Respectively (adverb) emphasizes that the first person /thing does the first thing and the second person /thing does the second and so on in a specifically stated order. Often, the order is already implied elsewhere in the sentence or does not need to be expressed.
Respectively is slightly formal, seldom necessary, requires interpretation /mental gymnastics, and often causes confusion because it forces the reader to go back and match up what belongs to what. On the other hand, it does allow a writer to give a lot of information without having to write several short sentences. The writer or speaker saves words but at the expense of those who need more time to understand theirs. Most sentences are more easily understood without ‘respectively’ so avoid it.
AND for those who use it: if you put a comma after ‘respectively’ , you need one before it too. However, only use a comma if it provides clarity. In most cases, the sentence will be perfectly clear without commas. Respectively is not set apart from the other information in the sentence when it appears as the last word and therefore, there is no need for a comma.
2nd definition: As relating to each; particularly; as each belongs to each; as each refers to each in order; as, let each person respectively perform their duty. The impressions from the objects or the senses do mingle respectively every one with its kind. –Bacon.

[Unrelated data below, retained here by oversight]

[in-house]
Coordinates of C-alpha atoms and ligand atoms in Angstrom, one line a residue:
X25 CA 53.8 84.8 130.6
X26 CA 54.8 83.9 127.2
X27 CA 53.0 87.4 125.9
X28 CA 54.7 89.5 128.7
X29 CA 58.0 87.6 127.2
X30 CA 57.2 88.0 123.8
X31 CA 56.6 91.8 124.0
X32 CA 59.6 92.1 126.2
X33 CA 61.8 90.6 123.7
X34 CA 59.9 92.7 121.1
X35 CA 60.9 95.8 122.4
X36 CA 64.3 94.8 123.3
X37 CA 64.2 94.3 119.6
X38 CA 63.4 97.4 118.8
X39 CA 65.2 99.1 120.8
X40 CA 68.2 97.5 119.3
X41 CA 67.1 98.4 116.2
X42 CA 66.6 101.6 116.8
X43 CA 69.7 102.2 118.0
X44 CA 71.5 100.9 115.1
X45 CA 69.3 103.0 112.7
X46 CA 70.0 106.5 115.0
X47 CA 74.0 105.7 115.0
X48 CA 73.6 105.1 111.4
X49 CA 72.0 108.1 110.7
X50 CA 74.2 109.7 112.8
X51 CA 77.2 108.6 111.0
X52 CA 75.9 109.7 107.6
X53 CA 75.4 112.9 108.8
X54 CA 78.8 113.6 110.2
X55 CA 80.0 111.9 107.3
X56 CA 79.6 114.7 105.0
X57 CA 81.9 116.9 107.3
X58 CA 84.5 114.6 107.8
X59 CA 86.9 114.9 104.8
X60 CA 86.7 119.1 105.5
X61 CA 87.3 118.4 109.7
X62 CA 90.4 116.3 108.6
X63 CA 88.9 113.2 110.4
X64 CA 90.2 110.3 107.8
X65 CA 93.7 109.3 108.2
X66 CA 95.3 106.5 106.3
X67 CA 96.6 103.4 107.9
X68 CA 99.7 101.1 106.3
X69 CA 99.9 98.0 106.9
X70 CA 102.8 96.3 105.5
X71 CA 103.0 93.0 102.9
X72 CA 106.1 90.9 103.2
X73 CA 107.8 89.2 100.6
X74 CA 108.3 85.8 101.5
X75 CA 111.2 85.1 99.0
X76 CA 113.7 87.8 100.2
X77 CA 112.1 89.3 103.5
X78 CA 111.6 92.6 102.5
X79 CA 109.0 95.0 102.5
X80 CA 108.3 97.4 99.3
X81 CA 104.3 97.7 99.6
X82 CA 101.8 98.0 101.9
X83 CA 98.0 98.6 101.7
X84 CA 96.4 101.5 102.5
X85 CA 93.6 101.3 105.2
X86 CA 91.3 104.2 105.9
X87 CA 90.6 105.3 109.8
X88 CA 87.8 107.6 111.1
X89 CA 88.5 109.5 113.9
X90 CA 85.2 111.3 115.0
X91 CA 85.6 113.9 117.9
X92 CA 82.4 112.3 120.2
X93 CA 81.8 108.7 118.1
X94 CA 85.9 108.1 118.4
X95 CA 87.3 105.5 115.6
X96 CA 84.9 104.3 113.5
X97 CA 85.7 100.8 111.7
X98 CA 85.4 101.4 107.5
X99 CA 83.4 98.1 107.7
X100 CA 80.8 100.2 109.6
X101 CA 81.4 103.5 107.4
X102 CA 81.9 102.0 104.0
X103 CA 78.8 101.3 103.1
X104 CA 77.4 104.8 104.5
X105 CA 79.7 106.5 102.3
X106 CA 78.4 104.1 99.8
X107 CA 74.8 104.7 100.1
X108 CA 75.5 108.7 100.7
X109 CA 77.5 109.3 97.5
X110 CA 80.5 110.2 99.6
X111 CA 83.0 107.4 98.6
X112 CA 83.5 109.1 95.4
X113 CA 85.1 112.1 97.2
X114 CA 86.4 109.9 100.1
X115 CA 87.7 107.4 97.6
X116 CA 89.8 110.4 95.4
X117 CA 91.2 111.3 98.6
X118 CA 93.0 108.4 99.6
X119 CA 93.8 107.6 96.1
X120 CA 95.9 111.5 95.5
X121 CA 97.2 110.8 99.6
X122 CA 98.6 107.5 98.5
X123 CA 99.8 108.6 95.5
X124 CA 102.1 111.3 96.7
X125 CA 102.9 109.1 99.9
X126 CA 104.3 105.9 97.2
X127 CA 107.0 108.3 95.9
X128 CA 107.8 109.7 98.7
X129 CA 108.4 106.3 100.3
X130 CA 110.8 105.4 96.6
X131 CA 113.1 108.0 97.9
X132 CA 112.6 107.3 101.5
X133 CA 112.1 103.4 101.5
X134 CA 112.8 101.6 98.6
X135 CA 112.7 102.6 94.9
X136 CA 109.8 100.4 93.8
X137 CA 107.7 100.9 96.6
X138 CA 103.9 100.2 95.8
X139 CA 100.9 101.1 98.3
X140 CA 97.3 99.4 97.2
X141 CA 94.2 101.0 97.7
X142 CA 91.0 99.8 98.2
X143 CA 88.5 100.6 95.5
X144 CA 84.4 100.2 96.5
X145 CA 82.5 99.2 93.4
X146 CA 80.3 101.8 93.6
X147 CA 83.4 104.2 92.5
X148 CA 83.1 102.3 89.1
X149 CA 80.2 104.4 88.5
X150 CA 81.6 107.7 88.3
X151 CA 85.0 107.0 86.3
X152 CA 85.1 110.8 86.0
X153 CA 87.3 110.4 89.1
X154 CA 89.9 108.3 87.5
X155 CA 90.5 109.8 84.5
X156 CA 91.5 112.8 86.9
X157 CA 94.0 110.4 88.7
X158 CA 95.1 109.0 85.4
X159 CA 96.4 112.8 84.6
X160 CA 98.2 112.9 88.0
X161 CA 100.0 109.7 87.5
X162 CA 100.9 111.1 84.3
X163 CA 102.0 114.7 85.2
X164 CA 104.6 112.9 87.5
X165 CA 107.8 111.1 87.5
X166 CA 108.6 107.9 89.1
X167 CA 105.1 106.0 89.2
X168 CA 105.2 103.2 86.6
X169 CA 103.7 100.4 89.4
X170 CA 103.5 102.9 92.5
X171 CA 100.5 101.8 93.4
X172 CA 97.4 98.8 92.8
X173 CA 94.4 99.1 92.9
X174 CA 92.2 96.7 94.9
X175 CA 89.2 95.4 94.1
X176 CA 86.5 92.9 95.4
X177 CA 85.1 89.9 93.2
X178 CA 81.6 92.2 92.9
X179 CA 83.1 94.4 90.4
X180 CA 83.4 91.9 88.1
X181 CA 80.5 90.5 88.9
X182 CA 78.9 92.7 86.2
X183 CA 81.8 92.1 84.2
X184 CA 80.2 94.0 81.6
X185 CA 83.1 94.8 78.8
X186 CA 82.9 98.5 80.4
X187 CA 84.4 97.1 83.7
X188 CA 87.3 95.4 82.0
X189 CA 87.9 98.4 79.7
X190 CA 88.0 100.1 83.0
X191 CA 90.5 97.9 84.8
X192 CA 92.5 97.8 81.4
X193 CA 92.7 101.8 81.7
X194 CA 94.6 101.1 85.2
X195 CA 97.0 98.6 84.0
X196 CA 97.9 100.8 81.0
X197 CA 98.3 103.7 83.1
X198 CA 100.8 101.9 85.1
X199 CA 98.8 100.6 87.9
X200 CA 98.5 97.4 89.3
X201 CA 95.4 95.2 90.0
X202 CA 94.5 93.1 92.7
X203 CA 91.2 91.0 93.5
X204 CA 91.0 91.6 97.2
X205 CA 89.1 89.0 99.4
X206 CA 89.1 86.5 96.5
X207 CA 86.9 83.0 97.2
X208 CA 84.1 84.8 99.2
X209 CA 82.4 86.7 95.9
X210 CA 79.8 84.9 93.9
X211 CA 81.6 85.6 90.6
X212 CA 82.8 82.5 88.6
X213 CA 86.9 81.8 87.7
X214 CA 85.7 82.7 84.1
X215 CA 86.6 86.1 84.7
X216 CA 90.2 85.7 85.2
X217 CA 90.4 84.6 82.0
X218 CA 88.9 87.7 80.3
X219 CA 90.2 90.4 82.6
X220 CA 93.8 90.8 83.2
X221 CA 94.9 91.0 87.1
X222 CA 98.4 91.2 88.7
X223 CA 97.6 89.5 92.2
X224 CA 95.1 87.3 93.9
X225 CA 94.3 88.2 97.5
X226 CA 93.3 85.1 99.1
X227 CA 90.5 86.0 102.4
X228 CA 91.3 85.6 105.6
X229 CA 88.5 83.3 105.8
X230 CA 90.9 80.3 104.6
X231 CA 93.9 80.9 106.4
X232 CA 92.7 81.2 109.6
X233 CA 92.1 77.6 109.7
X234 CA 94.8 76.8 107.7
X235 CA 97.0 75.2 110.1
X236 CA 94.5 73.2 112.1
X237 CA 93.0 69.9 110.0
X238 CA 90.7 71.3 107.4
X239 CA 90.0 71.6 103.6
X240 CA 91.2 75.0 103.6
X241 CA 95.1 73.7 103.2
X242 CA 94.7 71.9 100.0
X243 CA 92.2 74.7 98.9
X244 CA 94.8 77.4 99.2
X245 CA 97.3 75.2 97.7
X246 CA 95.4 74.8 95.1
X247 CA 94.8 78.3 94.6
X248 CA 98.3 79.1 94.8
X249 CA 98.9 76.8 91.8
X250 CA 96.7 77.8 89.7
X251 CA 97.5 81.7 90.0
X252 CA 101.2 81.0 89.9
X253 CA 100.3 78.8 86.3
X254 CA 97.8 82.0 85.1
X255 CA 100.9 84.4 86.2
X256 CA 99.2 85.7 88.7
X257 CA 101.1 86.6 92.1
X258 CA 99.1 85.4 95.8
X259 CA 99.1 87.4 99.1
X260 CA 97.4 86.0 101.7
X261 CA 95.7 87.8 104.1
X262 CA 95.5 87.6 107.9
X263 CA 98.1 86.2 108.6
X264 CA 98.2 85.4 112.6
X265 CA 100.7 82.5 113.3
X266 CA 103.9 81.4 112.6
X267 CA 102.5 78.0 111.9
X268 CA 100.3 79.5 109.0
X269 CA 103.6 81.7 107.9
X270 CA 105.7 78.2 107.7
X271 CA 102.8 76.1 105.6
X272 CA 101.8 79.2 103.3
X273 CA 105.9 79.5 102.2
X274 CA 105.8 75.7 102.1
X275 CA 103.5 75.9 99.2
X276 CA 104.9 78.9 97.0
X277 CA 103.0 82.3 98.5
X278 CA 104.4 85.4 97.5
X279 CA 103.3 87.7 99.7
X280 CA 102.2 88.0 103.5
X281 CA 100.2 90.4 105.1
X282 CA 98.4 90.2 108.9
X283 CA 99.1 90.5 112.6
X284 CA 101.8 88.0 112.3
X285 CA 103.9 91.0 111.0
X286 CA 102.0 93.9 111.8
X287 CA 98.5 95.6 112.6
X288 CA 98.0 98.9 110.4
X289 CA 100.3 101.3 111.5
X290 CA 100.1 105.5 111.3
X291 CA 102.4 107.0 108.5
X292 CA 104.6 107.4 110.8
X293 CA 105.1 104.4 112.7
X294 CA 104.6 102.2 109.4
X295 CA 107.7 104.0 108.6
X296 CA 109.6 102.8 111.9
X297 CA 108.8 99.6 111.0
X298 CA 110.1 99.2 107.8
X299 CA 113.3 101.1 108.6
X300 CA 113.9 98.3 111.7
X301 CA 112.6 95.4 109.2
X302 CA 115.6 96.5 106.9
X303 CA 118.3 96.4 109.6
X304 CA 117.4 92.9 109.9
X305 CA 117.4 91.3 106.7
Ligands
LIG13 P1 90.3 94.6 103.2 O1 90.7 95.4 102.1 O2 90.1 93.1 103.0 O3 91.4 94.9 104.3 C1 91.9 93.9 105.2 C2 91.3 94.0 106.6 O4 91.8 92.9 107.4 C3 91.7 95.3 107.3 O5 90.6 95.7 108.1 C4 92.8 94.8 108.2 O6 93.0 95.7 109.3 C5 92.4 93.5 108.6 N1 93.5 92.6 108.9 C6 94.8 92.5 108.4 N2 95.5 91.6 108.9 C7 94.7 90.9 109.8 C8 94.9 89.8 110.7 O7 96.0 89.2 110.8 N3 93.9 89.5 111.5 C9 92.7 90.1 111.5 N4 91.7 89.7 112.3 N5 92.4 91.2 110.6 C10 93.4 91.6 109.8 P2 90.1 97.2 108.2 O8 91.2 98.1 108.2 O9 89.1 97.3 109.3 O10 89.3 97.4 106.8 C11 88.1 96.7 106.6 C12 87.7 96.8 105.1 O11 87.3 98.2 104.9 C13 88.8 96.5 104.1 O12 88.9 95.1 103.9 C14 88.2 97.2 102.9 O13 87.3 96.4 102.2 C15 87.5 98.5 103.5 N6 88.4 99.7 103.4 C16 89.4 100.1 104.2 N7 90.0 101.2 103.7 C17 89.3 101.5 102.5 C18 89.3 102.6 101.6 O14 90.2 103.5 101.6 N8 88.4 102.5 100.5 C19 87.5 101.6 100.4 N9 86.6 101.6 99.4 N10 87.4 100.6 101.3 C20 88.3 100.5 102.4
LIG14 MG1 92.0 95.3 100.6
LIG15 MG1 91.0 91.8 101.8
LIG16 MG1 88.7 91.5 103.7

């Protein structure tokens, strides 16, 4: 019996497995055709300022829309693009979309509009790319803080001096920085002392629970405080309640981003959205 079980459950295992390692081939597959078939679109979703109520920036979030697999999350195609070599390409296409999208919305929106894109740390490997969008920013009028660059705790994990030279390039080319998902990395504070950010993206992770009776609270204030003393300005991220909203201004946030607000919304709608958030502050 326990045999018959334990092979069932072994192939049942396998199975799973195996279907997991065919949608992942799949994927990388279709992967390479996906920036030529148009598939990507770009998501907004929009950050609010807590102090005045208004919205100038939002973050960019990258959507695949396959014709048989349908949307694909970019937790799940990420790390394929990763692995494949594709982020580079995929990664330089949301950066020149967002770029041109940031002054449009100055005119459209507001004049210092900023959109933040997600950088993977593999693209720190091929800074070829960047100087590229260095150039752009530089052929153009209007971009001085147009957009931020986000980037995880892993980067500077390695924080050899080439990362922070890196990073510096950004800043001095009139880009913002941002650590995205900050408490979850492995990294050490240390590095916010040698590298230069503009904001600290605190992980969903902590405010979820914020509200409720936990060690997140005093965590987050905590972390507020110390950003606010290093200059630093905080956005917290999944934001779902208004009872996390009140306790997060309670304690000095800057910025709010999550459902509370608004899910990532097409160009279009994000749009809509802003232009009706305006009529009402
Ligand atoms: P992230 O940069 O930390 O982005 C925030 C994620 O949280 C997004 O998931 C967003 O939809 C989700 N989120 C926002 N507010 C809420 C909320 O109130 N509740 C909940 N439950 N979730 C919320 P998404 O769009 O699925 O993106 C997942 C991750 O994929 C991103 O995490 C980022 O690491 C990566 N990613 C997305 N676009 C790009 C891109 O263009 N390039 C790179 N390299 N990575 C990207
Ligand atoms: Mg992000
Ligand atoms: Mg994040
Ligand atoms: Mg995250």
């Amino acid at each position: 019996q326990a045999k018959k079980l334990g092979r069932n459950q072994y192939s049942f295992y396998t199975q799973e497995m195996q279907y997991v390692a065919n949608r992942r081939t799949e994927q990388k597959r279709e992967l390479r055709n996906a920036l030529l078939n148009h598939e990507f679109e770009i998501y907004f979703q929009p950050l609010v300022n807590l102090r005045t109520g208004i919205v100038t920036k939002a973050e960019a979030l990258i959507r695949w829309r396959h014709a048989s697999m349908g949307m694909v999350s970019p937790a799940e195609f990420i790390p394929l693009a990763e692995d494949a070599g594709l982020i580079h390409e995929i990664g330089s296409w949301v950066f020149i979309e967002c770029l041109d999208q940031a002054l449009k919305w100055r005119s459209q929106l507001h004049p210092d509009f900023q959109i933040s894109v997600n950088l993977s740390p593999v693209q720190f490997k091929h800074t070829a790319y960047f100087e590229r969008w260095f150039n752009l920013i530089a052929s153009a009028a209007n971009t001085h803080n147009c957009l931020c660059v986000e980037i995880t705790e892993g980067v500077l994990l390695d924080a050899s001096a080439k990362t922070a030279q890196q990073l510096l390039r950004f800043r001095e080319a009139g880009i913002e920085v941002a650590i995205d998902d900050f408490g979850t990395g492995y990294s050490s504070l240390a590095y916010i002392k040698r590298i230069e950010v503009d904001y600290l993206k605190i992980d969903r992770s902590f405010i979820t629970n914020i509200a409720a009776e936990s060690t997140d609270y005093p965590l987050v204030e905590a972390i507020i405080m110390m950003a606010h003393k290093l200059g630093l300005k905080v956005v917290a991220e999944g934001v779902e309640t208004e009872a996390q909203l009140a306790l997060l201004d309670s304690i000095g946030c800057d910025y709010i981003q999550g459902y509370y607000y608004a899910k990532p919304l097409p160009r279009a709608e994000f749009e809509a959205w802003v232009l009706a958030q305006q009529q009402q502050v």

In German ‘ beziehungsweise’ is heard and used much more often than ‘respectively’ is in English. German students frequently want to use respectively and most of the time, it’s better to leave it out. There is also the German word ‘respektive’ — which means basically the same thing as ‘beziehungsweise’, but creates more of a problem as a “false friend” with the inevitable result that it often ends up being mistranslated as ‘respectively’.
You should go to the hospital, [beziehungsweise] a good naturopath.
Er war ein guter Bekannter, bzw. Freund von mir = He was an acquaintaince /old acquaintaince, actually a friend.
In the above sentences, which seems to be a common usage of ‘beziehungsweise’ in German , ‘or’ / or rather’ / actually would make better sense in English.
1. Jennifer and Francine take English and French respectively = Jennifer takes English and Francine takes French.
2. Patents 22-52 and 53-73 refer to Clients 1 and 4, respectively = Patents 21-51 refer to Client 1 and Patents 53-73 refer to Client 4.
3. Bob does 1 and Janet does 2, so Bob and Janet do 1 and 2 respectively.
4. His brothers Jim and Jan are 20 and 17, respectively = Jim is 20 and Jan is 17.
5. Please send the documents – references and diplomas – as originals and copies, respectively.
6. Indefinite detention advocate Barak Obama, water board torturer George Bush Jr., and playboy Bill Clinton were represented by their vice presidents, Joe Biden, chicken hawk Dick Cheney, and environmentalist Al Gore, respectively.
7. Spain and Italy are currently first and second respectively in World Cup Soccer.
8. Monopoly, Chess, and Blackjack are, respectively, the proposed activities for our next party.
9. The pizza was divided among, Dad, Mom, Jack, and Jill respectively.
10. The company collected cash and checks for various payments amounting to €400 and €1000 respectively.
11. A and B have been sentenced to nine and two years’ imprisonment respectively.